i have 'unique'. been in the ground for two years and has put on about 2" or so a year... being patient....


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RE: Feijoa potential in PNW

I have used a small brush, but lately have been simply using both hands as you can go twice as fast. Pollen from the anther tips is abundant. There is no obvious stigma as the style tapers to a point at the tip. Just get pollen onto the entire central style. The trick is of course to use fresh, viable pollen; by the time the filaments begin to fall off, it is too late.

I don't know about the ...all Feijoas respond... question, it works for mine. Different cultivars will be variably self-fertile.

Mine is a freakish plant compared to most I have seen. To keep the plant from dominating the yard, I pinch twice a year after every 12 inches of new growth. Harvested 4 pounds of fruit today, perhaps one-tenth of the crop.

Don't forget to eat the occasional petal, they are very tasty.


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RE: Feijoa potential in PNW

That's a nice plant. I would love to see a crop like that on mine, but will feel lucky to just see some fruit on it some day. My plant doesn't flower every year and I don't know why not. It's been in the ground for quite a few years and it is slow growing. I have a smaller one in a pot too, but haven't figured out where to put it yet.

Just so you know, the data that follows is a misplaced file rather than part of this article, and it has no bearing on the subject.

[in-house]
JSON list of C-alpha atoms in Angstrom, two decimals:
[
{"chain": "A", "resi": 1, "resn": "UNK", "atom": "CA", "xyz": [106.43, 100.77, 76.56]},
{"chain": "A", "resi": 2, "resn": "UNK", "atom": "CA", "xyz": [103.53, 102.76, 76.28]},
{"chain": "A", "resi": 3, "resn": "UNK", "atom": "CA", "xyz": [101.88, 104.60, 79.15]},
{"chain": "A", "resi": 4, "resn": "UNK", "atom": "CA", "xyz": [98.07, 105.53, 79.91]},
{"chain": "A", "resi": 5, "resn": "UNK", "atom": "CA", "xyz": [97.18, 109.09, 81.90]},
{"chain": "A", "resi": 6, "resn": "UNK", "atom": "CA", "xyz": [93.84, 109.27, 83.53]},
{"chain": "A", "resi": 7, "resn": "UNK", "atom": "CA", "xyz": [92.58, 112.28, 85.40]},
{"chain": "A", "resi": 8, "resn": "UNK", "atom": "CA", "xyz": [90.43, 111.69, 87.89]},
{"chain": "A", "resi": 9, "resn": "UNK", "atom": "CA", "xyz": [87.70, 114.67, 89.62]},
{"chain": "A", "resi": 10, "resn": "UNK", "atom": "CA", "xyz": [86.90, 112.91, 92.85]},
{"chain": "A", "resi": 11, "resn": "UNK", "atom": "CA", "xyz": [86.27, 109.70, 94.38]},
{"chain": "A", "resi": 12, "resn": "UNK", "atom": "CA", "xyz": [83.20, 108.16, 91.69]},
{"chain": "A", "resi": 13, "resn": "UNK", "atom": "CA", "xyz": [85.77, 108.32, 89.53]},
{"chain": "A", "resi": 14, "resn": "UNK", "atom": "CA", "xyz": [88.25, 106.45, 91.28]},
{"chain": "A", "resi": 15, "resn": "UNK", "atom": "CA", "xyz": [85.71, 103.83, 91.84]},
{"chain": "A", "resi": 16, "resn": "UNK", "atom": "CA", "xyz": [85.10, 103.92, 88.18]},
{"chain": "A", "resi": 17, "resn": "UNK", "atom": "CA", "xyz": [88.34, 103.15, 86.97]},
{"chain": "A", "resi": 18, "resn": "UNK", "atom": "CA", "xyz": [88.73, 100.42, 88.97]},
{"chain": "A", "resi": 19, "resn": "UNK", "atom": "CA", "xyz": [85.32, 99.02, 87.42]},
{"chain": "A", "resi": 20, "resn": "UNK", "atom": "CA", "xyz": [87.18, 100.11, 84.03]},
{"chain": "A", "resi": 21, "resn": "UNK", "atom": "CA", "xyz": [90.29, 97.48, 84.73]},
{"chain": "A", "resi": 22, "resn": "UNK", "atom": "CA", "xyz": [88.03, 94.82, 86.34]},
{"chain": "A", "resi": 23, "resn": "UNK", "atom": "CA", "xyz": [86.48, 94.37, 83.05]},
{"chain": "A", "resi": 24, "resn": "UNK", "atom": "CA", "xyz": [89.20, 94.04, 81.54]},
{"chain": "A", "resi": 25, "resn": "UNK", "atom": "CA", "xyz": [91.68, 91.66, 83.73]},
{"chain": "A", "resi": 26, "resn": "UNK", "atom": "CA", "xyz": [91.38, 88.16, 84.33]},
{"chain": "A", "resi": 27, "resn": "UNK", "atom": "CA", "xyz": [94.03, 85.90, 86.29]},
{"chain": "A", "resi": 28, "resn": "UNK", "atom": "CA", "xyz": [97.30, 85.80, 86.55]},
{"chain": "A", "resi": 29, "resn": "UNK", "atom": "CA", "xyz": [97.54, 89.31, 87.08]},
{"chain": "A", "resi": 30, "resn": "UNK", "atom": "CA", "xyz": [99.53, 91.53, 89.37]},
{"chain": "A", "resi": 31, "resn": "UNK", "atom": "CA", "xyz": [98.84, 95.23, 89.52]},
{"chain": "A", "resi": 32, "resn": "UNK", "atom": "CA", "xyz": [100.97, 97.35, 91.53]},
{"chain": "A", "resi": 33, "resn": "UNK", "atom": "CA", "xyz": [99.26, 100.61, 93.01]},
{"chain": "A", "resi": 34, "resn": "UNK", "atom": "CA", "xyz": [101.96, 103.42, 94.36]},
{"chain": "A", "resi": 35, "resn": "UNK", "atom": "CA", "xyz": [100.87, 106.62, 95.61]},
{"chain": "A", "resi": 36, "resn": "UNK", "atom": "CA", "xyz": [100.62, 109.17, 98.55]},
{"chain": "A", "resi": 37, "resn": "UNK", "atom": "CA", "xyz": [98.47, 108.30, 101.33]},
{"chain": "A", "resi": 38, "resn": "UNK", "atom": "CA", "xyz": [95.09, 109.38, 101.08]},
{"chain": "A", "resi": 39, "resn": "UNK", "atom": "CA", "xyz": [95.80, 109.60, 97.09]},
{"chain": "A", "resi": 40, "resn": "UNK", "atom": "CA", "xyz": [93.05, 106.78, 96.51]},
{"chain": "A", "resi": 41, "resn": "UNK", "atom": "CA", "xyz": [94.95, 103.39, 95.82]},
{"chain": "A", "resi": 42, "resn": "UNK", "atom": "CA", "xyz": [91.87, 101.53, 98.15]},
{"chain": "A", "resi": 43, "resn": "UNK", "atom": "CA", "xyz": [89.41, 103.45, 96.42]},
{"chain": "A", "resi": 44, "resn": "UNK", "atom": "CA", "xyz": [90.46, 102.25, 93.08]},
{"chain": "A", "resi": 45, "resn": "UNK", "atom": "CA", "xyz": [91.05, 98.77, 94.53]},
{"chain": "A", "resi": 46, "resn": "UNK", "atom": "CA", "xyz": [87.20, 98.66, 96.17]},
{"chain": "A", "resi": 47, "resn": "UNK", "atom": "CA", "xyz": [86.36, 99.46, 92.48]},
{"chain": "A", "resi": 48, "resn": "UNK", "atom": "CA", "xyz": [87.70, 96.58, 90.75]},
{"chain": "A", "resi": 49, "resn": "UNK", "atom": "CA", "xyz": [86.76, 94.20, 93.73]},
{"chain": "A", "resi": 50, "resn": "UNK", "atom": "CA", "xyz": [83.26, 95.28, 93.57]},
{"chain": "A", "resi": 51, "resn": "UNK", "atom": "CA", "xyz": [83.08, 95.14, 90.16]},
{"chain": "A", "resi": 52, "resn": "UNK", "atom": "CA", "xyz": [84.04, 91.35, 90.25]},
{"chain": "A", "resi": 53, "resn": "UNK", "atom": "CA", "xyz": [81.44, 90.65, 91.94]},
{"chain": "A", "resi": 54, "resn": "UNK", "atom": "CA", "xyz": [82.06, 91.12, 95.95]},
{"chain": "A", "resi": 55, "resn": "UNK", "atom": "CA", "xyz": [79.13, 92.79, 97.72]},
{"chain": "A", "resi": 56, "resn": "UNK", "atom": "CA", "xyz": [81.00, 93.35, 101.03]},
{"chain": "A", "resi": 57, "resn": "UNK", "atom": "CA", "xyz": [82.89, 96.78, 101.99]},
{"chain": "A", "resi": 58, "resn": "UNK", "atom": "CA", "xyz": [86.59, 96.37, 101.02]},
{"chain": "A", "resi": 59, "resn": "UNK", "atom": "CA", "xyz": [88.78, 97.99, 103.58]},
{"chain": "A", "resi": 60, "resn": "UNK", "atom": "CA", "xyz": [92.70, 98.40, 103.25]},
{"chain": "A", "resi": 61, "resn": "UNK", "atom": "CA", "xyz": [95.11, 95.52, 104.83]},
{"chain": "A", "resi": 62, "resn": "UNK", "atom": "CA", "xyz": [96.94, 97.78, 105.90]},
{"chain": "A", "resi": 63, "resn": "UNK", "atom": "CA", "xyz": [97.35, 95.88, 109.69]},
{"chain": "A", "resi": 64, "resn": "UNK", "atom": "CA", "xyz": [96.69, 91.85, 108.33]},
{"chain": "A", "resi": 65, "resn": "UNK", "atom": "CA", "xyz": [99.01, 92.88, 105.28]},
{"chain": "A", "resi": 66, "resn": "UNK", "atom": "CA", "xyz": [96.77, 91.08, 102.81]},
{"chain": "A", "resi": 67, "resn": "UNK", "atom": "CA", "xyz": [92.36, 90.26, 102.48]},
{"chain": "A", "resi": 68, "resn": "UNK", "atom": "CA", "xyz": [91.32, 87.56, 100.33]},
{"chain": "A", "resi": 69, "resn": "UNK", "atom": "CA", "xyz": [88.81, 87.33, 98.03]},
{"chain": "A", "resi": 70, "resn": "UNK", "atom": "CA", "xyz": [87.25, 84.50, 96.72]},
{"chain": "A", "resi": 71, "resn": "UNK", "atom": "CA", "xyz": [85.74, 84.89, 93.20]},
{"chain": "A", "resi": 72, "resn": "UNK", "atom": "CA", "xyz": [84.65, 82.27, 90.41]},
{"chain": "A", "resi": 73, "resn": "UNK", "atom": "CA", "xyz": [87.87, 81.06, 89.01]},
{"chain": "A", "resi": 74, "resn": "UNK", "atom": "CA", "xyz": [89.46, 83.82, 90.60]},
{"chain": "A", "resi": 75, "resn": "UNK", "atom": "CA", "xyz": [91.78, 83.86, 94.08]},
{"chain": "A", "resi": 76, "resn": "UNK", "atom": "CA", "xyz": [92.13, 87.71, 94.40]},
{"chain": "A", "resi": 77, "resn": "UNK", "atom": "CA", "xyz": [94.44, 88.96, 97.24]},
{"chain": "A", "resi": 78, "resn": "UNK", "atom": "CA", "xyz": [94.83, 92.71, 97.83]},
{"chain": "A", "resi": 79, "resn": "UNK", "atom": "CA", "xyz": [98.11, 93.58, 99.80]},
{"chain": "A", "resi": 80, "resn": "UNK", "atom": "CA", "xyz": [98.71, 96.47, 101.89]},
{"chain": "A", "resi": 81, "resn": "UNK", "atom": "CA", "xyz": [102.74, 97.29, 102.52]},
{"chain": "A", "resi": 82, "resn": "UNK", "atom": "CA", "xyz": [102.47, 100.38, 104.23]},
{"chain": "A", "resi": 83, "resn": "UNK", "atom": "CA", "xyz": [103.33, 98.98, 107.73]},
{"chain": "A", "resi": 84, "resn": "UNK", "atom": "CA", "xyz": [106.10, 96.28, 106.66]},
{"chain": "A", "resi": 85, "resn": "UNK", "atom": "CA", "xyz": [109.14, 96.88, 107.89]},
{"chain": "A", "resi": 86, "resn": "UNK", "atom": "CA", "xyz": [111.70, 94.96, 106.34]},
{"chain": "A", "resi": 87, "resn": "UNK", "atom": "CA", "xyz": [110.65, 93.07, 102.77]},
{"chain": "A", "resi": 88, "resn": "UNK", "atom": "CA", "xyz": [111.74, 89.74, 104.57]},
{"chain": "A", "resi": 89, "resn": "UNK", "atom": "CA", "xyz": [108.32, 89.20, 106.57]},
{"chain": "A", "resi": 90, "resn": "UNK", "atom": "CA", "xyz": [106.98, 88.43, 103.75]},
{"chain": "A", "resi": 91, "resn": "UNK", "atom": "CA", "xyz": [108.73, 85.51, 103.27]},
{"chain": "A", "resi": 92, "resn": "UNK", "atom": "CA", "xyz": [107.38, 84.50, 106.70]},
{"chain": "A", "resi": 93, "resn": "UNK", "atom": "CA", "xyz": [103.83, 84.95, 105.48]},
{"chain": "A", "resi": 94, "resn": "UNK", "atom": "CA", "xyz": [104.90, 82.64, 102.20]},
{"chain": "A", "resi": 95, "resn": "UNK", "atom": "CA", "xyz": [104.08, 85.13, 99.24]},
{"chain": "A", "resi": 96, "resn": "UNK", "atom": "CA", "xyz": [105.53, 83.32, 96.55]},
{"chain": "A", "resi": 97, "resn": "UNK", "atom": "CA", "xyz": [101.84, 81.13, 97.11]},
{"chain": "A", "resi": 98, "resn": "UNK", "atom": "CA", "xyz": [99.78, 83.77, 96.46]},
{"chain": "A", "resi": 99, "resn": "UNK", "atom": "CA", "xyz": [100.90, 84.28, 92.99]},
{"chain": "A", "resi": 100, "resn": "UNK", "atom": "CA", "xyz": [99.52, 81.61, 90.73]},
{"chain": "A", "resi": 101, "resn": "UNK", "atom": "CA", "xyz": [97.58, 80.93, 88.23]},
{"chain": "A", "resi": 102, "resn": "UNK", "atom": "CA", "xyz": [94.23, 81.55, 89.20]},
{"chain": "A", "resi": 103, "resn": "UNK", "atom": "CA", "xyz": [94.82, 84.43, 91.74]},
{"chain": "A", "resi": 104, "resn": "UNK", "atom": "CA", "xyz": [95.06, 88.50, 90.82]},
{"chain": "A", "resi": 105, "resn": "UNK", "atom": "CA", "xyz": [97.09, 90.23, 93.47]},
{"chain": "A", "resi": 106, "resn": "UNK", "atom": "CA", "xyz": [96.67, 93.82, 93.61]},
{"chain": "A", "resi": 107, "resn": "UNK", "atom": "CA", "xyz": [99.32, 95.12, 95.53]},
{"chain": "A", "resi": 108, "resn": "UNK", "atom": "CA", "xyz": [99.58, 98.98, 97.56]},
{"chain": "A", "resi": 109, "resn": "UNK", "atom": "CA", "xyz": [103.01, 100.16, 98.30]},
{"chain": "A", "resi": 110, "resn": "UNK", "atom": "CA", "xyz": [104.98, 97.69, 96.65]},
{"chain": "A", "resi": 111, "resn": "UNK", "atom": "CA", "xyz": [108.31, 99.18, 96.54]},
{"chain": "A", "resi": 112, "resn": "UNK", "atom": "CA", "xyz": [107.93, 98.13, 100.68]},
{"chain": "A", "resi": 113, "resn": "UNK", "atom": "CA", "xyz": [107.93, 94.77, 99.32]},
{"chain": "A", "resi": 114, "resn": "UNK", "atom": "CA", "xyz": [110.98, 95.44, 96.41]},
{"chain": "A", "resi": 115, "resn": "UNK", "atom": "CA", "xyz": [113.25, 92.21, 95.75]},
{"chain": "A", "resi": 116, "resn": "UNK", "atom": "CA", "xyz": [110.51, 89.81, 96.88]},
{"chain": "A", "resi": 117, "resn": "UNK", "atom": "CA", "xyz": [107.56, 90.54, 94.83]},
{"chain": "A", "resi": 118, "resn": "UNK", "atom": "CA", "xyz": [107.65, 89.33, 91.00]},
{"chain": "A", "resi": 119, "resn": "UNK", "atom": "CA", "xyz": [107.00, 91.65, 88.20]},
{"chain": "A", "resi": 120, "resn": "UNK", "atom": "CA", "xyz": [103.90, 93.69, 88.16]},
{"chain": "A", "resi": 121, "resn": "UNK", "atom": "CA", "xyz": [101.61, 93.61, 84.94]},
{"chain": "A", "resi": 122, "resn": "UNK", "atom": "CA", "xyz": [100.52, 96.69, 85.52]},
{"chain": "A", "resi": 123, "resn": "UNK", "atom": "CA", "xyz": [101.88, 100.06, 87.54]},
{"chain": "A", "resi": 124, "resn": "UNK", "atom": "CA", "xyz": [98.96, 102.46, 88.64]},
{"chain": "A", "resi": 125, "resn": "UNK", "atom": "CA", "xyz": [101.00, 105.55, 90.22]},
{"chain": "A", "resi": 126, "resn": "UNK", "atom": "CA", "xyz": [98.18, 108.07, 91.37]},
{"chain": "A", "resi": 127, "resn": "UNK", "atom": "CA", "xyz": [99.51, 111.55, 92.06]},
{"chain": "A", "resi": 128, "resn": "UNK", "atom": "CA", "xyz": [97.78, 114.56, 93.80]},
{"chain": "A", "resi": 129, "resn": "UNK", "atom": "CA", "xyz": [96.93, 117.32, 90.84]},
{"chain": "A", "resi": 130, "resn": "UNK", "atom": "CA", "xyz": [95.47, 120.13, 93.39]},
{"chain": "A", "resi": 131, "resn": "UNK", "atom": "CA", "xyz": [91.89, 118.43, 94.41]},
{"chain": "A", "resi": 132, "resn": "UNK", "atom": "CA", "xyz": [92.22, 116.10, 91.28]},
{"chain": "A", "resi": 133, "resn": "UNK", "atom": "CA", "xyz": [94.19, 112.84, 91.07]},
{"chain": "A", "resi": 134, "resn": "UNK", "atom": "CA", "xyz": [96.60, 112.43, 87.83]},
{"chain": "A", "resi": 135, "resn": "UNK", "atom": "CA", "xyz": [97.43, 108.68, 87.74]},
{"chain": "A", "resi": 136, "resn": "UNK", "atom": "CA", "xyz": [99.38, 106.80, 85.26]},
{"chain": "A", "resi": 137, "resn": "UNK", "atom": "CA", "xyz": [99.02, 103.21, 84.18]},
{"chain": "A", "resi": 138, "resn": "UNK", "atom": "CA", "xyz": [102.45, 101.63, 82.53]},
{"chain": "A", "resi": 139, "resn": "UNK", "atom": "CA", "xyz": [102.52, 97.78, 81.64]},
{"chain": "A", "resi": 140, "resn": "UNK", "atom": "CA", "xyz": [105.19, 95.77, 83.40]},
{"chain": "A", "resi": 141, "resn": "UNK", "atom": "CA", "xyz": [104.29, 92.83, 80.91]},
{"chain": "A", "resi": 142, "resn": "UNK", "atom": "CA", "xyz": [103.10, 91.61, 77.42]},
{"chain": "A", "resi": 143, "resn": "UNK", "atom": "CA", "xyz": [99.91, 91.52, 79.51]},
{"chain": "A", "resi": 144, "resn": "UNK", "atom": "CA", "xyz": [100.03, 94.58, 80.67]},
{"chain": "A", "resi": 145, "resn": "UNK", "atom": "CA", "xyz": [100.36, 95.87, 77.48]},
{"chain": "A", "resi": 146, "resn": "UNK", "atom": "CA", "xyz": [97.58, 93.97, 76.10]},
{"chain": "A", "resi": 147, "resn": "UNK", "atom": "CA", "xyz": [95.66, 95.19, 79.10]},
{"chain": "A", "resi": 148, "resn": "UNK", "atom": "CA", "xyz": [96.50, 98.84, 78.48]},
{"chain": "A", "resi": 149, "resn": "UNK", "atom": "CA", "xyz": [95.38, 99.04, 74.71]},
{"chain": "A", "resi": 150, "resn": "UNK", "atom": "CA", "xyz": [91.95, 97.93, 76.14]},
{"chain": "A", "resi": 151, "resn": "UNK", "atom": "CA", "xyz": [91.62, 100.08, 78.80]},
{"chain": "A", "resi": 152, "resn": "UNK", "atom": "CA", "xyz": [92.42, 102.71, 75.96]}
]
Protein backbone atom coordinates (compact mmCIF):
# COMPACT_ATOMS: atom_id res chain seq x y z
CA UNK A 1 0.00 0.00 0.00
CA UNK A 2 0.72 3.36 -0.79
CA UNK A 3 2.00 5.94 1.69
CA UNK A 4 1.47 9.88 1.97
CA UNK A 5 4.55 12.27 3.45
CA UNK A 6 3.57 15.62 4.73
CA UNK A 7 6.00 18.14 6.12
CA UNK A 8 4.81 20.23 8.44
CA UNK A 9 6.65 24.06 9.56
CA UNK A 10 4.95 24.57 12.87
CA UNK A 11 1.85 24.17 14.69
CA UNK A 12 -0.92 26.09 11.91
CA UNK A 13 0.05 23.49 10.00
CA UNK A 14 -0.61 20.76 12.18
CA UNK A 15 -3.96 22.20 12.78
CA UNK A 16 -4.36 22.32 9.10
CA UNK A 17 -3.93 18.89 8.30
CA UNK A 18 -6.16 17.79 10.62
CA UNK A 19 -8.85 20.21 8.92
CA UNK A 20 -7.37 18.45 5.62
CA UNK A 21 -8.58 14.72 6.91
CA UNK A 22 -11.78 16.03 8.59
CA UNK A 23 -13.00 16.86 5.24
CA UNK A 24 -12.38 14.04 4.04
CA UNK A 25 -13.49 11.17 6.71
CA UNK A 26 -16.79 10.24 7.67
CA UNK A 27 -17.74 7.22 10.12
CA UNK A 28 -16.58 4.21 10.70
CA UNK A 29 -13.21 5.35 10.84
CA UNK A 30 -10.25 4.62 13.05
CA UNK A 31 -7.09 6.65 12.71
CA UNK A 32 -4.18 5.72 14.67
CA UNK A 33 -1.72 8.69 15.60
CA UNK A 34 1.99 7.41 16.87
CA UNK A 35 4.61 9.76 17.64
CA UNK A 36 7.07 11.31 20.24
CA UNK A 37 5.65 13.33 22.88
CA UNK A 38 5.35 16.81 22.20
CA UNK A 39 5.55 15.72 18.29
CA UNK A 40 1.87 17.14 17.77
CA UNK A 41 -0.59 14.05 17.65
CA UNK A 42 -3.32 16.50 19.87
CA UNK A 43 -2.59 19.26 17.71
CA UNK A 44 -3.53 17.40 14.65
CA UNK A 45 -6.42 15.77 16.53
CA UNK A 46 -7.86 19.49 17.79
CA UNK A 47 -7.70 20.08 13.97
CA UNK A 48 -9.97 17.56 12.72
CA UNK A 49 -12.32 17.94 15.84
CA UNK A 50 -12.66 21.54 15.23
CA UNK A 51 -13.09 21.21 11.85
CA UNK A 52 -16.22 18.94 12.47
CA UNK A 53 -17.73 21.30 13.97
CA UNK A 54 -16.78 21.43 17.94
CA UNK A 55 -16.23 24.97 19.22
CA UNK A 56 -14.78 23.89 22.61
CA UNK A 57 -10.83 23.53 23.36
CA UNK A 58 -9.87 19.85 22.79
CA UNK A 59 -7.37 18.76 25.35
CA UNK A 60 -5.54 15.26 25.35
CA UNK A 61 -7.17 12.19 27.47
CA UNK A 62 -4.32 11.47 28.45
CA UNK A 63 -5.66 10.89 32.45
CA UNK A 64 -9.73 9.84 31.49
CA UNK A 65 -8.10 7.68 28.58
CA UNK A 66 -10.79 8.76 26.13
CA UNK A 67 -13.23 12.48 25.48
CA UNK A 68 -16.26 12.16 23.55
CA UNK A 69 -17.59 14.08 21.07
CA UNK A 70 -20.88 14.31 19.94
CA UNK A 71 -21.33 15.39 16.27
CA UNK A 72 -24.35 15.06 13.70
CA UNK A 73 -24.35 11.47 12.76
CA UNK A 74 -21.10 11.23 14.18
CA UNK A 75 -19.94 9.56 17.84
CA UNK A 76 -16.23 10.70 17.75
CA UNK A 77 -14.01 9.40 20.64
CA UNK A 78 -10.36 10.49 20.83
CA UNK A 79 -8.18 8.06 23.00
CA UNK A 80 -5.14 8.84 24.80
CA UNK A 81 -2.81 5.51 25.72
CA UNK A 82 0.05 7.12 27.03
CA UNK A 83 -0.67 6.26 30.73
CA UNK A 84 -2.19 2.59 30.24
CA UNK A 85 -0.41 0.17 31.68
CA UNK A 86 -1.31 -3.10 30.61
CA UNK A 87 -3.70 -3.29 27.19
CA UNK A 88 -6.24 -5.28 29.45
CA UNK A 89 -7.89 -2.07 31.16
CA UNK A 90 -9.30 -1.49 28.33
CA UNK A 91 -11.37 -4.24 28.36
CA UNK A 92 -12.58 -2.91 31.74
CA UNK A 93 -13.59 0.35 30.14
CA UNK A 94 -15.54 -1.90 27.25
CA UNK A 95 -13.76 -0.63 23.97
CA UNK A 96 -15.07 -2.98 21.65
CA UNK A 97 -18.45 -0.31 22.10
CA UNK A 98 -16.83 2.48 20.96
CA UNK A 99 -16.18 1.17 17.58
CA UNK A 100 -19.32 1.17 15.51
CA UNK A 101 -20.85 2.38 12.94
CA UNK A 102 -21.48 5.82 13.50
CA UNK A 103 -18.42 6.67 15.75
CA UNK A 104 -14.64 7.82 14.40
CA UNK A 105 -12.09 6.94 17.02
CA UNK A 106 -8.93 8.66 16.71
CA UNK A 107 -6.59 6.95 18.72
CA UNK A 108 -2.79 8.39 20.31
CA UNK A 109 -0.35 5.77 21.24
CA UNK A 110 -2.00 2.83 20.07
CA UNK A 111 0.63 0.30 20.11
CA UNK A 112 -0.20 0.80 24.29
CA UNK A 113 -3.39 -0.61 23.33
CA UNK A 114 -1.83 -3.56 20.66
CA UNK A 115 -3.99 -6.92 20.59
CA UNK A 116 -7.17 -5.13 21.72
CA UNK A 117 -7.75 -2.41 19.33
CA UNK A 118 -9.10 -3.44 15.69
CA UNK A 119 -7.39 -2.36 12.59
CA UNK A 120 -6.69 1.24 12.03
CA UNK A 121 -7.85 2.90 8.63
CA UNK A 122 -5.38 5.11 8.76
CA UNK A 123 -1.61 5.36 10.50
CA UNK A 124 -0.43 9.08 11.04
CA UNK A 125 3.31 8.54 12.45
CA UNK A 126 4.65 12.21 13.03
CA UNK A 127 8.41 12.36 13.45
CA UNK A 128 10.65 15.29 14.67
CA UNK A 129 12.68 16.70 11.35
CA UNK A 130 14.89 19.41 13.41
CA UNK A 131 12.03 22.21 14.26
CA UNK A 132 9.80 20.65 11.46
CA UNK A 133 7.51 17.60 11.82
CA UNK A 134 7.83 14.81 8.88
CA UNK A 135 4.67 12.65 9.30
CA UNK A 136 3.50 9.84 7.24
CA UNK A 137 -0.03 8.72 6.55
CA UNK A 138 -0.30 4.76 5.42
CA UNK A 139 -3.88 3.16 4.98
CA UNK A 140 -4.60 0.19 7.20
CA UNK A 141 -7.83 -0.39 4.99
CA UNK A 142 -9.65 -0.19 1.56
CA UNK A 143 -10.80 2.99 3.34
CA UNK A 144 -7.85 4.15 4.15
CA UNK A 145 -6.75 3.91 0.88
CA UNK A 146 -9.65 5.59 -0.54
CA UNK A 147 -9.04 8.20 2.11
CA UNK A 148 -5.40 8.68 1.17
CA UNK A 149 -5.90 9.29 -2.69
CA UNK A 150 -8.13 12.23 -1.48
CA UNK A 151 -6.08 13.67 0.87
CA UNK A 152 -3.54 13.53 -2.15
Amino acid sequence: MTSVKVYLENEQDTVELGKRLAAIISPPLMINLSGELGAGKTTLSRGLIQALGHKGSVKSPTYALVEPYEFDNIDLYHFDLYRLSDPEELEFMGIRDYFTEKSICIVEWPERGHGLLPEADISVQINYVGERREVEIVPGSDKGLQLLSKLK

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RE: Feijoa potential in PNW

While giving away fruit, I learned that the bush a few blocks away (variety Nazemetz) had made about 20 usable fruits, and about 20 more that did not fill out. The only bush of three in that yard to fruit.


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RE: Feijoa potential in PNW

I have had one for about 7 years. It was in a gallon pot when I started and now it's about 7x7', sited in a very sunny and sheltered spot. It flowers every year, but I have never seen any sign of fruit. I do eat some of the flowers and they definitely get pollinated. Other than the novelty, it isn't that exciting of a plant and sometimes I even think about giving it the old heave-ho.


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RE: Feijoa potential in PNW

  • Posted by bboy USDA 8 Sunset 5 WA (My Page) on
    Tue, Dec 4, 12 at 12:58

The flowers are regionally unique and the leaves are silvery beneath. But it burns in cold winters.


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RE: Feijoa potential in PNW